A Mother’s Work

Ernst_Lindenbauer,_1936 Wanting to be a horse was probably a mommy low point. Not just any horse, mind you. One of my kids was studying the Lipizzaners in Vienna’s Spanish Riding School; as I helped with some research, I found myself envying the horses. Not only do they live in a historic building in a European capital, but they also do nothing beyond go for long walks and occasionally jump to live orchestral music. They are taken care of. Totally. “I could live off of apples and oats,” I told myself. When my husband came home from work, I announced my new career plan. The pressure of constantly caring for everyone else’s needs made me lose focus.

Mothers need breaks now and then. But even more than that, we need perspective. And that’s easy to lose when the dishes are piled up and the baby won’t stop crying and the toddler refuses to be toilet trained.

The work of a mother never stops. No matter how much you get done every day, you rarely come to the end: there is always some laundry to fold, a toilet to scrub, or a snack to clean up. Even at night, there are scary dreams, trips to the bathroom, a nursing baby, and the occasional flu. There’s no pay-check. There are no co-workers who put in their 8 hours beside us each day. It can be lonely.

Those are the reasons the world give us for doing something besides being at home. We need to be fulfilled. We need the money. We should contribute to society. And aren’t we bored out of our minds? And it’s easy to buy into that, at least to feel a little sorry for ourselves and think that we’re being wonderfully sacrificial by staying at home. But there’s a lot more to a mother’s work than yoga pants, Winne-the-Pooh, and apple juice spots on the kitchen floor.

A mother’s work is spiritual. Not spiritual in the pseudo-sacramental ways that “intentional” mothers claim (as if the rest of us are soulless robots with no intentions), but spiritual because we are dealing with people’s souls all day. Sometimes a child’s small size and immaturity can make us forget that their souls are as big as ours. Big souls with little sanctification need much shepherding. This is an intensive aspect of a mother’s work.

A mother’s work is varied. Aside from the fundamental work of caring for the children’s souls, there is the work of caring for their minds and bodies. A mother is a teacher (with the world’s most inquisitive pupils), nutritionist, story teller, kinesiologist, and many more things. Anyone who claims that staying at home with children is boring does not have an adequate understanding of the calling. Exhausting? Yes. Boring? No. There is more scope for more gifts in motherhood than almost any other career. The sheer number of aspects to staying at home with children is staggering; a mother who practices mastery of them is blessing her children with a heritage of life’s richness, understanding and enjoying as much of creation as possible. How, Chesterton asked, can it be good for one teacher to teach many children one thing, but narrow for a mother to teach one child everything? It can’t.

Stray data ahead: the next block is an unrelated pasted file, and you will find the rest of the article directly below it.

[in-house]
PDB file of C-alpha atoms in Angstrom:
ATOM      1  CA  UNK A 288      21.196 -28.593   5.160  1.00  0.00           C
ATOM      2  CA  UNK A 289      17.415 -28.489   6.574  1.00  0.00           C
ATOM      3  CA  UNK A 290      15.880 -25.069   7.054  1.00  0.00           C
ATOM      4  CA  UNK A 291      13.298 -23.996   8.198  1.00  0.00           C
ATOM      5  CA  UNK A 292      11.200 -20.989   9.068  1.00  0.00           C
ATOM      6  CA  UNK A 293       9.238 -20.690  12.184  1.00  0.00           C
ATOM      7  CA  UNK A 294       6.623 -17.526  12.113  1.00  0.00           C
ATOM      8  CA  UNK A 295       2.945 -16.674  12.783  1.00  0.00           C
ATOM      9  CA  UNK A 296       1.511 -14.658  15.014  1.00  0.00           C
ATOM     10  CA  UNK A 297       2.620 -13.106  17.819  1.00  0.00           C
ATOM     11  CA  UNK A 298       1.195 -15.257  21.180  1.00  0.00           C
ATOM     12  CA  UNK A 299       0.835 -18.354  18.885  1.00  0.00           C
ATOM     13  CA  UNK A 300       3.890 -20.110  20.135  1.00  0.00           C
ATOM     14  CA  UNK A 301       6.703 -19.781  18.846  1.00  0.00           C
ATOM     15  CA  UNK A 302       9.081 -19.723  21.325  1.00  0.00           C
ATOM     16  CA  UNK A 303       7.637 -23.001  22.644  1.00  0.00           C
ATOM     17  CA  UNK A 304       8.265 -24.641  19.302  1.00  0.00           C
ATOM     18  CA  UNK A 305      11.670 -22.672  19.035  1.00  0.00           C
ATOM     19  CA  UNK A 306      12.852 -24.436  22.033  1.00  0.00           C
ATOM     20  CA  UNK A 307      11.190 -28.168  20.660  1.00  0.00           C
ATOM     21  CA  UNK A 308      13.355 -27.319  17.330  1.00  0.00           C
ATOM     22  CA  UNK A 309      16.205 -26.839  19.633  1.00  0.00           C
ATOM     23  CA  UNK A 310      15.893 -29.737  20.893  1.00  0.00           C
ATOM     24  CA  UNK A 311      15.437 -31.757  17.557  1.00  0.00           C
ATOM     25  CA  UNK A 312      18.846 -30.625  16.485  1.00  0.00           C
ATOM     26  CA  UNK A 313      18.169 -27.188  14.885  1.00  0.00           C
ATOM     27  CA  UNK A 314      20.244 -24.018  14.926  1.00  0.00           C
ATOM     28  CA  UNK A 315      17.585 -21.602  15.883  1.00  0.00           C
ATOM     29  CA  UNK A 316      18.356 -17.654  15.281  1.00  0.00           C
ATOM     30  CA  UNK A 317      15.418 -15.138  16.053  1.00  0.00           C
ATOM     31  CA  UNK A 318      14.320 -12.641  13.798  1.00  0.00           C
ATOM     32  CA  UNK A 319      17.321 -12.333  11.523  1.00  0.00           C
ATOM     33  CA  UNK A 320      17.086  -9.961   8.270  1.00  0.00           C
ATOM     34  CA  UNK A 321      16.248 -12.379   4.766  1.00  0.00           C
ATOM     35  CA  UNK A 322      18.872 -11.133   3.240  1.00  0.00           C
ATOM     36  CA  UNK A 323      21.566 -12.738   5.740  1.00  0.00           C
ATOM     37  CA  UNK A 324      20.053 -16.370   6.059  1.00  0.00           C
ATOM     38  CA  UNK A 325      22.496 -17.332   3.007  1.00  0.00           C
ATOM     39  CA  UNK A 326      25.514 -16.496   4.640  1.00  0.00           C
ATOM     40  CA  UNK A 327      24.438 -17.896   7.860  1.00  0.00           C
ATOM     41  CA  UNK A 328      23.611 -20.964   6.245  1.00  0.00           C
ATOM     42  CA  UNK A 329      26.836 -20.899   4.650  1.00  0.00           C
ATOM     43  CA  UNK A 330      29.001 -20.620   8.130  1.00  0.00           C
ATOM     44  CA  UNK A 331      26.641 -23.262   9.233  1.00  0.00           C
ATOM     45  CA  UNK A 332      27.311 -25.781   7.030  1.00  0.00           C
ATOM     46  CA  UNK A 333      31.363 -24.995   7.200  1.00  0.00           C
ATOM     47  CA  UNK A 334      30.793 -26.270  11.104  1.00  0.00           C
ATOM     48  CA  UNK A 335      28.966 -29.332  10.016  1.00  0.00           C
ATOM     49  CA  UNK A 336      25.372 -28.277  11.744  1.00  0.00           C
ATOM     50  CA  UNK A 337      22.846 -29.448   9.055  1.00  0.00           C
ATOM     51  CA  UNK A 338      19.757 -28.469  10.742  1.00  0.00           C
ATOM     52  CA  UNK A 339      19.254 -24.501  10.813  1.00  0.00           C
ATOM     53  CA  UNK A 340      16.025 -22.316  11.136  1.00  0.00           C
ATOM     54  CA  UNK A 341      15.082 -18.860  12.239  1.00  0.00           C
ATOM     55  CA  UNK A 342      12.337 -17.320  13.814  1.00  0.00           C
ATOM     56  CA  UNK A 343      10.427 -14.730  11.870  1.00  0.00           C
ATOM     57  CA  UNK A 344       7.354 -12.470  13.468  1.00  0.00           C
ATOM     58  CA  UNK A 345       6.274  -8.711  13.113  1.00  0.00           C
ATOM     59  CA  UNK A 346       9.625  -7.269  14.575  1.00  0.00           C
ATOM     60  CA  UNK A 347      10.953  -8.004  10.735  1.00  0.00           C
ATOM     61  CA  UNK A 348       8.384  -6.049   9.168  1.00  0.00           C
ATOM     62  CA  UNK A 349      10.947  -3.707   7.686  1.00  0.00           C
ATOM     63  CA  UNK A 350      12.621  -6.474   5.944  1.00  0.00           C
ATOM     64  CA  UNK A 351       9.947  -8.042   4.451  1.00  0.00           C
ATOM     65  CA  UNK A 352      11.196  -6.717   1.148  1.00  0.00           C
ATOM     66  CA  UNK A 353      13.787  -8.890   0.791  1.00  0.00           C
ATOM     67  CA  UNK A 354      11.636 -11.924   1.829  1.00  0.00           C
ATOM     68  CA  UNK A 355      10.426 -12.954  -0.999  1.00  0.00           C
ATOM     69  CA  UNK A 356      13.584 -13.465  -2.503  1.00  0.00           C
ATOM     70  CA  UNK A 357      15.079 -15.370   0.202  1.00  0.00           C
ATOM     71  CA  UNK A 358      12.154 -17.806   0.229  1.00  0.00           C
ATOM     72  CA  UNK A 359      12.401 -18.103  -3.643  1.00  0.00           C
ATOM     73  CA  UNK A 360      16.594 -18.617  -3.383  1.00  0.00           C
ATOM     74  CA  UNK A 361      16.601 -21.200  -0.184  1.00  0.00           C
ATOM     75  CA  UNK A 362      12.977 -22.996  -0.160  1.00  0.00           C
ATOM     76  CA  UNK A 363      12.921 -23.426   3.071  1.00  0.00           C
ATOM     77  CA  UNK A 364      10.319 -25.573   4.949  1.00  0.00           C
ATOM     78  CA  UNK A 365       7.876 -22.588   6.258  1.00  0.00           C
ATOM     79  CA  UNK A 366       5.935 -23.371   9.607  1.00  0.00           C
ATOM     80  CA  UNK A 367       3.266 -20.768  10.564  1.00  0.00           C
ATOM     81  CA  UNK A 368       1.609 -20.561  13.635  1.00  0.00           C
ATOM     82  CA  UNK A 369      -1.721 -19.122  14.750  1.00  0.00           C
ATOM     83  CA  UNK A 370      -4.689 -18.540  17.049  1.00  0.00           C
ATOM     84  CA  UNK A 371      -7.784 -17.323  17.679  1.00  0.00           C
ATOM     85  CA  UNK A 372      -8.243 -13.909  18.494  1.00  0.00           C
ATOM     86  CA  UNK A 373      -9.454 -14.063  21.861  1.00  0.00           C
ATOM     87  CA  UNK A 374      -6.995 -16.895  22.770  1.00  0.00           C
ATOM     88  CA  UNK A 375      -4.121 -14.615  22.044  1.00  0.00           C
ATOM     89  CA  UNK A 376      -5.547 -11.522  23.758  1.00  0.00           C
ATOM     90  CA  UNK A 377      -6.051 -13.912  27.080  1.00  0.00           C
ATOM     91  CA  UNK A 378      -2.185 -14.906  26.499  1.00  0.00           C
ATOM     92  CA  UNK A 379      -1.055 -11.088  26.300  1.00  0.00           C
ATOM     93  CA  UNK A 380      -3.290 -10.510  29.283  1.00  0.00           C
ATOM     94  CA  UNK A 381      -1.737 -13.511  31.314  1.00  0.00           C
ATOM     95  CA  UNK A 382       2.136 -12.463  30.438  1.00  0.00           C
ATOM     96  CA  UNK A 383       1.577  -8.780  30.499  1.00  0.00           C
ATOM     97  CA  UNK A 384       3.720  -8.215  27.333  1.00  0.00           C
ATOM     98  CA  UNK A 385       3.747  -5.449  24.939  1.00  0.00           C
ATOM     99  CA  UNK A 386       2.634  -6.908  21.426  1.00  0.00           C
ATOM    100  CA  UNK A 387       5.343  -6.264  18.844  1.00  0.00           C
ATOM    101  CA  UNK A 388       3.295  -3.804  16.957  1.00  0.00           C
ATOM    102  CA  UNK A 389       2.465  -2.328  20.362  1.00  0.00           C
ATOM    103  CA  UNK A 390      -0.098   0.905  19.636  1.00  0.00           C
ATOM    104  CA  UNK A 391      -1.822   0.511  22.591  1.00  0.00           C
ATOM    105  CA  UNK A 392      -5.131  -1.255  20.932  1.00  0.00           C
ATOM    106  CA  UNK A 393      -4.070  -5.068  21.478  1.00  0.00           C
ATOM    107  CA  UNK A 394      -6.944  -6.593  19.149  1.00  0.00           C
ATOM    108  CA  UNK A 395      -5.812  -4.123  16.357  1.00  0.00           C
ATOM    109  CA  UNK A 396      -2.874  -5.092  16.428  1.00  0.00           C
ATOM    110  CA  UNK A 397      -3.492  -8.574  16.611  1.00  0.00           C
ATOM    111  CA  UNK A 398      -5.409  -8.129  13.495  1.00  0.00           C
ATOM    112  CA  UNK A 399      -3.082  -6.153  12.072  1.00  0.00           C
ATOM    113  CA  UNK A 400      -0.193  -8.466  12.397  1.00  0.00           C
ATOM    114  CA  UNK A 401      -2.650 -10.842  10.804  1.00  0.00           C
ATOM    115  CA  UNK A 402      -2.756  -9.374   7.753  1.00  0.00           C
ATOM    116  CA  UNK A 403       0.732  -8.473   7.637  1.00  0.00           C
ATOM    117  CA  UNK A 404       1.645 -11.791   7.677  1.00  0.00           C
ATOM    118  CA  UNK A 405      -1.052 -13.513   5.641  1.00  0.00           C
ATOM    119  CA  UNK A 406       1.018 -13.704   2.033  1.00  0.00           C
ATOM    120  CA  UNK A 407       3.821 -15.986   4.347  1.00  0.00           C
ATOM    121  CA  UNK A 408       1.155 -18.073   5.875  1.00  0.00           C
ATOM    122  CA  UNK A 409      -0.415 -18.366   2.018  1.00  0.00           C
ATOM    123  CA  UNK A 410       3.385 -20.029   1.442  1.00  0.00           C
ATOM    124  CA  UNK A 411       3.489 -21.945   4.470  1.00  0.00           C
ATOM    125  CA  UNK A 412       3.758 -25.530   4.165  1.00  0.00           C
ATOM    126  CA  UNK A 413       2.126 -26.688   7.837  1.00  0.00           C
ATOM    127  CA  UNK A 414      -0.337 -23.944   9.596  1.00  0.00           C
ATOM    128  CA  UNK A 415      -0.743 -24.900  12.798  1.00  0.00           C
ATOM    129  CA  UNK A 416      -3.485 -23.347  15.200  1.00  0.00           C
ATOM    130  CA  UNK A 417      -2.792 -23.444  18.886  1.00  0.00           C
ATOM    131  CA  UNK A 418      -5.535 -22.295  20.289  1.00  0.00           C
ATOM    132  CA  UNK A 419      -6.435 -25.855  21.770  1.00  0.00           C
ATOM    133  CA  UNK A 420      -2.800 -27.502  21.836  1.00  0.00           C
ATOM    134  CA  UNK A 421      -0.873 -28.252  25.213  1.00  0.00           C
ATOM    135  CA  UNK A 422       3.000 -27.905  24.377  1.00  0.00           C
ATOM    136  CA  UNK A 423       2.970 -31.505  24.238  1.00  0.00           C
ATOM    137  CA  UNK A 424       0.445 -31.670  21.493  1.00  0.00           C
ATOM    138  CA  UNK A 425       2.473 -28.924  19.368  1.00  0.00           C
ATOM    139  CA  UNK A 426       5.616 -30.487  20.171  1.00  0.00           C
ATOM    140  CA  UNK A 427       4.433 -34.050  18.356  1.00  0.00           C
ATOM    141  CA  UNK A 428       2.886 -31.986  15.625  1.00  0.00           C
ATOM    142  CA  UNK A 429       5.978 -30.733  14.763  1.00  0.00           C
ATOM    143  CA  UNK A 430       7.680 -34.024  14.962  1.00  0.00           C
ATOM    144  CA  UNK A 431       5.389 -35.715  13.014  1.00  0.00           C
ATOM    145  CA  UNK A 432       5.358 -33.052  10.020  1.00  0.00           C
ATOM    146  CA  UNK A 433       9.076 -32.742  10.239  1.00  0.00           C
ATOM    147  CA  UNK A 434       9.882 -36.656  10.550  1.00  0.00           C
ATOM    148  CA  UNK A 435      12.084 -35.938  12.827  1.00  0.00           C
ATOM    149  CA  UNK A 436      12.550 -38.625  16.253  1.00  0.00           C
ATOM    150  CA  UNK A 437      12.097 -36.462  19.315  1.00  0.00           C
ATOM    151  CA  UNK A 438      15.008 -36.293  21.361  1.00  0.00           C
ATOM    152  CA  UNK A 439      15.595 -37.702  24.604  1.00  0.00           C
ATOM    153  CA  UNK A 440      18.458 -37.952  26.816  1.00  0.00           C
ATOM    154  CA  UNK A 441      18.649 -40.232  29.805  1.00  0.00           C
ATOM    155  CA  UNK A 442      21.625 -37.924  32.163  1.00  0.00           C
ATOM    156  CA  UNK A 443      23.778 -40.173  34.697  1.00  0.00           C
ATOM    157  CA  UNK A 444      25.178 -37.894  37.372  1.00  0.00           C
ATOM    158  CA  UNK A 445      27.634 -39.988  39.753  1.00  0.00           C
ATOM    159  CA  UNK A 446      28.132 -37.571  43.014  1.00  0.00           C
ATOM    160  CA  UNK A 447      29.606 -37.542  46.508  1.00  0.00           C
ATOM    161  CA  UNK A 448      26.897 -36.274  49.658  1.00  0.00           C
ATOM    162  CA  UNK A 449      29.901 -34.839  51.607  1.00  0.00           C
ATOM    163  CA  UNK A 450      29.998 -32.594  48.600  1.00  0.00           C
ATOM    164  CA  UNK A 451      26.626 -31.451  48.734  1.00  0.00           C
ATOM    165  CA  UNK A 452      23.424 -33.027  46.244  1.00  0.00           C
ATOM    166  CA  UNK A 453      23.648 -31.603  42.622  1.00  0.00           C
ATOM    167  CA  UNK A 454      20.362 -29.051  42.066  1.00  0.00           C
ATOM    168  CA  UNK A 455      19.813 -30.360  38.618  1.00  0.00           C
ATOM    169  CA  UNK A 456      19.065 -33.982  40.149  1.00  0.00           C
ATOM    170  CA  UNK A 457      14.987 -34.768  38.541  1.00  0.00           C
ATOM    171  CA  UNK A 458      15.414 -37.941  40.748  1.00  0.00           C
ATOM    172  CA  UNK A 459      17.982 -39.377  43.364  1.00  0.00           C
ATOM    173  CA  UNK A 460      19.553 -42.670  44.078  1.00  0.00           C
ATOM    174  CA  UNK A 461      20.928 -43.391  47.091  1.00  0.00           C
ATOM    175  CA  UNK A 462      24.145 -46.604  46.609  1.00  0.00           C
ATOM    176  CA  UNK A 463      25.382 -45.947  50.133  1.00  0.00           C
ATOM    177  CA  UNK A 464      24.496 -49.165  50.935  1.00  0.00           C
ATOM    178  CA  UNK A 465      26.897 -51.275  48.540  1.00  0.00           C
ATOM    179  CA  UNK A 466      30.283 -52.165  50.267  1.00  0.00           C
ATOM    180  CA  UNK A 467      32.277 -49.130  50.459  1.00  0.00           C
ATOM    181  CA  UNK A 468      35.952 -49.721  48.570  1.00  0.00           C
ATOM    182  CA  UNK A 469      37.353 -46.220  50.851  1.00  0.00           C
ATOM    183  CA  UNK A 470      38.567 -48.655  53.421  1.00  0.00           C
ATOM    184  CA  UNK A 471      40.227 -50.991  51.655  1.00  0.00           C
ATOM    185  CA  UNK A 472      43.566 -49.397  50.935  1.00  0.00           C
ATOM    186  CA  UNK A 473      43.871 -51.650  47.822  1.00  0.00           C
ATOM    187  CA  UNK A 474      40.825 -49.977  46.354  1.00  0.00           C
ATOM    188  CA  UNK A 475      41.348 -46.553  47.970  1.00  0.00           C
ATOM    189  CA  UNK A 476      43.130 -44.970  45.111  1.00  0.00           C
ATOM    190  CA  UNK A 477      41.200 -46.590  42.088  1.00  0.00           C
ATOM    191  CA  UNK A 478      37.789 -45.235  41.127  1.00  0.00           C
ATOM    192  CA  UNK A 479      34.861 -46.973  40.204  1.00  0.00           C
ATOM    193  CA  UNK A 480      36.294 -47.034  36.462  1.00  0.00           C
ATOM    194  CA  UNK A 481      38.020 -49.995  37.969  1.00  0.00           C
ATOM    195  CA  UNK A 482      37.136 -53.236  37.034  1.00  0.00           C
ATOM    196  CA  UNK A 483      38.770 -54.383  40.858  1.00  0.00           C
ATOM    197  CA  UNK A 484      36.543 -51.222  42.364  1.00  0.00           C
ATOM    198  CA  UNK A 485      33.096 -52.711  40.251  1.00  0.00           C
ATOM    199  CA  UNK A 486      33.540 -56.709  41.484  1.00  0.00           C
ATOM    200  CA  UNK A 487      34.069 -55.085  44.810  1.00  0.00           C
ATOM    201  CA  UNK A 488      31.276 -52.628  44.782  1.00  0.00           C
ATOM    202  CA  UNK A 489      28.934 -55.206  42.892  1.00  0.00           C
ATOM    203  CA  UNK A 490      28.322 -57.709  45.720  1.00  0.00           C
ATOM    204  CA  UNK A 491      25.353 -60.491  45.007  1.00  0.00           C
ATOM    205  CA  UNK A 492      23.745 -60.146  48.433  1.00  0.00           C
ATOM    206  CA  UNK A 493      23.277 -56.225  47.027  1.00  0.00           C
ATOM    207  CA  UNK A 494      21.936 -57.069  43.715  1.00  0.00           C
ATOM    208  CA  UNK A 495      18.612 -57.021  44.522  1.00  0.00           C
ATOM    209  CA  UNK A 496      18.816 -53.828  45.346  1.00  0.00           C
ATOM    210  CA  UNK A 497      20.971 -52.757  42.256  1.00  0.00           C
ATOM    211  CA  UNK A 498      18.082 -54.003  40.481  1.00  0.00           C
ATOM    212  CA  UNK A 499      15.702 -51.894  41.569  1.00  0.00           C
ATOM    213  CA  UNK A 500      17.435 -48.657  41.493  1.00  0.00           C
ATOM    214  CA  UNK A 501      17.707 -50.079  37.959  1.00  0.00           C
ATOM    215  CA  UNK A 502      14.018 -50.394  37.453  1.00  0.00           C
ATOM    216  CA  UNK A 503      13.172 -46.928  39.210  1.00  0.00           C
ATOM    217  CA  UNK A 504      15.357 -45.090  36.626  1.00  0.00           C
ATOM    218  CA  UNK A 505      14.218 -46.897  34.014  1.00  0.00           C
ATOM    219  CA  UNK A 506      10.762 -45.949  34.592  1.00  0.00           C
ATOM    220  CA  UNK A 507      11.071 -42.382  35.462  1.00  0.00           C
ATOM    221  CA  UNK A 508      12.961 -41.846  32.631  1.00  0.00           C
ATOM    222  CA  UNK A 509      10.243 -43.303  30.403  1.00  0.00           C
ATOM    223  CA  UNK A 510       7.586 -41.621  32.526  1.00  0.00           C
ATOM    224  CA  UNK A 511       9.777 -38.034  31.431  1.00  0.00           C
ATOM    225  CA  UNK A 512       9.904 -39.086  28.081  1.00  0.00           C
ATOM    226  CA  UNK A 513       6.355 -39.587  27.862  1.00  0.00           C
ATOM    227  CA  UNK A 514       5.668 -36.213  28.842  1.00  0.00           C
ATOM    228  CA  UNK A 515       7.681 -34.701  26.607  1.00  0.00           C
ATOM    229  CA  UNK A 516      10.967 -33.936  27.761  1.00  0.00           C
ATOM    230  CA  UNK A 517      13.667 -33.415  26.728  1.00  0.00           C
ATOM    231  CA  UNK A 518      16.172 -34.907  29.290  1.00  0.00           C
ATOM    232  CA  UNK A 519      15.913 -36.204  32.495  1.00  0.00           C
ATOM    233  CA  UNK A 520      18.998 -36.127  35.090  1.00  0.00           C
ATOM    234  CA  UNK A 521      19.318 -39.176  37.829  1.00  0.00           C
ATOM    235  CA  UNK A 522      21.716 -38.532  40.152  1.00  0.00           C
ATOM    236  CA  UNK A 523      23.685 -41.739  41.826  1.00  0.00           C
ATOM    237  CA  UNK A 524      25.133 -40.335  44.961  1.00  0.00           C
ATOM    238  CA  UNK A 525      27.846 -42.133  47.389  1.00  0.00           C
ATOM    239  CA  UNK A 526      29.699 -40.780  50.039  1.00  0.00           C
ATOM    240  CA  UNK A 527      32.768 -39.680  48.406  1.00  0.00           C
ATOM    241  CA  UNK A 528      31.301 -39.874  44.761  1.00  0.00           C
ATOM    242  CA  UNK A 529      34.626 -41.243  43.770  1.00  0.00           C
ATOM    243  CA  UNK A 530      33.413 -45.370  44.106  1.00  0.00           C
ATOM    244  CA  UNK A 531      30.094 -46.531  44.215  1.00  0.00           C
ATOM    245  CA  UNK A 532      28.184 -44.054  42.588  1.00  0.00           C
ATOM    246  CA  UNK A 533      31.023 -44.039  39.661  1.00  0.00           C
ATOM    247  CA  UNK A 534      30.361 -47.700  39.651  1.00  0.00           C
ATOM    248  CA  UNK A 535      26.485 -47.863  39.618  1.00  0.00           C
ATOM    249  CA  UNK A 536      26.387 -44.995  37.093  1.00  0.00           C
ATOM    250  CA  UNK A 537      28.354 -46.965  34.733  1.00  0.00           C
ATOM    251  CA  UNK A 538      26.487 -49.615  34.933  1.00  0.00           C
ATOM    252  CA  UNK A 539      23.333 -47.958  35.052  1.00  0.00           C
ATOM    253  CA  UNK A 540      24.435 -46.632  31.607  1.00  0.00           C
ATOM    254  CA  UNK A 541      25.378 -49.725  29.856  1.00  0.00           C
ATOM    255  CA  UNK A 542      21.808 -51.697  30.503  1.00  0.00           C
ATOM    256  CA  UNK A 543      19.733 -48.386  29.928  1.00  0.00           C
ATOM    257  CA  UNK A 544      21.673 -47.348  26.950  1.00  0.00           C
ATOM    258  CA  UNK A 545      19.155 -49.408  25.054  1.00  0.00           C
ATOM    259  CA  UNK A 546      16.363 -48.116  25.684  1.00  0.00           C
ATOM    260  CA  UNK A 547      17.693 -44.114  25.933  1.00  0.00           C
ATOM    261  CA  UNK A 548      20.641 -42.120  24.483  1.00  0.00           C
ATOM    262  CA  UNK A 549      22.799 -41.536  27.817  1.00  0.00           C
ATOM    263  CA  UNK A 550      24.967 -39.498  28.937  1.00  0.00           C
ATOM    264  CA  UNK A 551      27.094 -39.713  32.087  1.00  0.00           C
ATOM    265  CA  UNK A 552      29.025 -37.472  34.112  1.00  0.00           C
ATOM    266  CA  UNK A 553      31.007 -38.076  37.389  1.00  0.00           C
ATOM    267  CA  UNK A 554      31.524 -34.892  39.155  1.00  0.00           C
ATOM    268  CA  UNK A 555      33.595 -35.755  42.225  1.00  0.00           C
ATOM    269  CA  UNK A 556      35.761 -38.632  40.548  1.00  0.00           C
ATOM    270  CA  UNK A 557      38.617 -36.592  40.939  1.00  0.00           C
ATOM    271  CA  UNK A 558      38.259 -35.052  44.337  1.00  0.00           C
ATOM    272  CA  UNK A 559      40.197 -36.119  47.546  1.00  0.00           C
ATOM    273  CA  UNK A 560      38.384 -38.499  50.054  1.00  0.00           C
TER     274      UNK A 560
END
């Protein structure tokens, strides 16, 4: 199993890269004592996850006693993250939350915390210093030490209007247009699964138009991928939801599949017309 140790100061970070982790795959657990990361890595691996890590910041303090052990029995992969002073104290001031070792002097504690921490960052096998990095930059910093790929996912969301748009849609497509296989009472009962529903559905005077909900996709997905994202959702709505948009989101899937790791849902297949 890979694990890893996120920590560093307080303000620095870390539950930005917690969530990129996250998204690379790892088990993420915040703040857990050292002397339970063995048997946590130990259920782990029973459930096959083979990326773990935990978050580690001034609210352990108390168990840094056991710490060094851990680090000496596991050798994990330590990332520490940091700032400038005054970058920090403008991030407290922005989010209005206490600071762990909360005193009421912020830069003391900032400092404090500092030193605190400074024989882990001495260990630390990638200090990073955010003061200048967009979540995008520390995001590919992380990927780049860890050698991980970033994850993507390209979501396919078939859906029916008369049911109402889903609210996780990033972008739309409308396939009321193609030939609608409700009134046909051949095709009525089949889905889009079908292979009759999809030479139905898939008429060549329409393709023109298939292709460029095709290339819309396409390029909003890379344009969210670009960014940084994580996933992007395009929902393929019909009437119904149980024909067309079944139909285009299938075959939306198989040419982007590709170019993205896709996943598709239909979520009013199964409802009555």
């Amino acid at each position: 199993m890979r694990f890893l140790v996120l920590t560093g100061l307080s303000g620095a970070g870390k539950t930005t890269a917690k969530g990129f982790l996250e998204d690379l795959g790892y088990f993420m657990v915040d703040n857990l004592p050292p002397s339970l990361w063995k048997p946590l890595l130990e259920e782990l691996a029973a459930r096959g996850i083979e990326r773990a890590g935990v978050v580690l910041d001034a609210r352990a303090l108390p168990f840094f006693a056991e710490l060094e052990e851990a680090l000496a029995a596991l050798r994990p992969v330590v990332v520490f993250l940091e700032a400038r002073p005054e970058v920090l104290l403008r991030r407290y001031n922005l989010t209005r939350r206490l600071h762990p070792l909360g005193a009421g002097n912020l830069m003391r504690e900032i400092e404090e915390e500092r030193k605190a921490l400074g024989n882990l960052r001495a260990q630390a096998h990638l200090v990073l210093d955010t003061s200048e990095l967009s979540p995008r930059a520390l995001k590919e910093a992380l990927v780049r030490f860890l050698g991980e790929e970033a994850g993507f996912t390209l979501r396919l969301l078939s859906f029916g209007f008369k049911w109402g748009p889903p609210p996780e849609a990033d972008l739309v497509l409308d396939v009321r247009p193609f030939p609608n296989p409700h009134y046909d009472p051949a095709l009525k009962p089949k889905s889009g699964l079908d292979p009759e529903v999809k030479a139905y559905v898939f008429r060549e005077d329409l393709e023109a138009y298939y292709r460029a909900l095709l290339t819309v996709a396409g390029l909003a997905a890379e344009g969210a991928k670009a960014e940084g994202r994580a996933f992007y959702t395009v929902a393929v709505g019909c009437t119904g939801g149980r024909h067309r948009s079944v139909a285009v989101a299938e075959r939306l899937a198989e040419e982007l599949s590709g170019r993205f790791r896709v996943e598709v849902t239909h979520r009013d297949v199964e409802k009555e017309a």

A mother’s work sanctifies. Yes, hopefully parenting helps children advance in holiness. But it’s most sanctifying to the mother. Aren’t those sleepless nights revealing a lack of joy? Isn’t that child’s strong will teaching you patience? Isn’t having to make supper when you really want a shower helping you put self to death? Doesn’t the toddler throwing a fit when guests are over teach you humility? Isn’t it all making you pray more? The will of God for us is not fulfillment, or higher income, or whatever we’re not getting by staying at home. The will of God is our sanctification (1 Thess. 4:3). Isn’t your work pushing you along in this?

A mother’s work is one of sowing now, reaping in the future. Like, in 20 years. Sometimes more. Sometimes less. While the laundry is never all done and the house might not be perfectly clean all at once, the house isn’t the real work. Granted, it can take up most of the time. But the real work, where we must put in the most effort and thought and emotional investment, is the family. The husband and kids. It is the lessons learned, very slowly, that we strive after. It’s the strong marriage in an adulterous generation. It’s the ultimate contribution to society of a child who is a well-educated, hard-working citizen. It’s a home that is spiritually fruitful. Lord willing, it is the child who grows up to confess Jesus Christ as Lord and Saviour. That’s worth a lot of unnoticed, hard work, isn’t it? Realizing that results are long term can give patience and contentment today.

A mother’s work honours the Lord who created home and family. It’s not wrong for a mother to sometimes work outside the home in order to bring in needed income. But a woman who rejects work at home for the family as beneath her insults the God who ordained it as the ordinary means by which Christian mothers are faithful. This means that even if the results of our work aren’t what we hoped, we have been enabled to be faithful. It means that even if our plans and hard work are interrupted, we have been doing our best to be wise with the resources God has given. It means that when a child rejects our years of instruction, those years were not wasted if we were instructing out of love for Jesus and a desire to honour Him. It means that we can, by grace, be good and faithful servants and leave the results to God. Our gifts and abilities and efforts are never wasted when we use them to honour God.

When we increasingly understand how large and vital a mother’s work is, maybe we won’t want to be horses anymore. Maybe we’ll be thankful that we can stay at home with our children for the short years that they are in our home.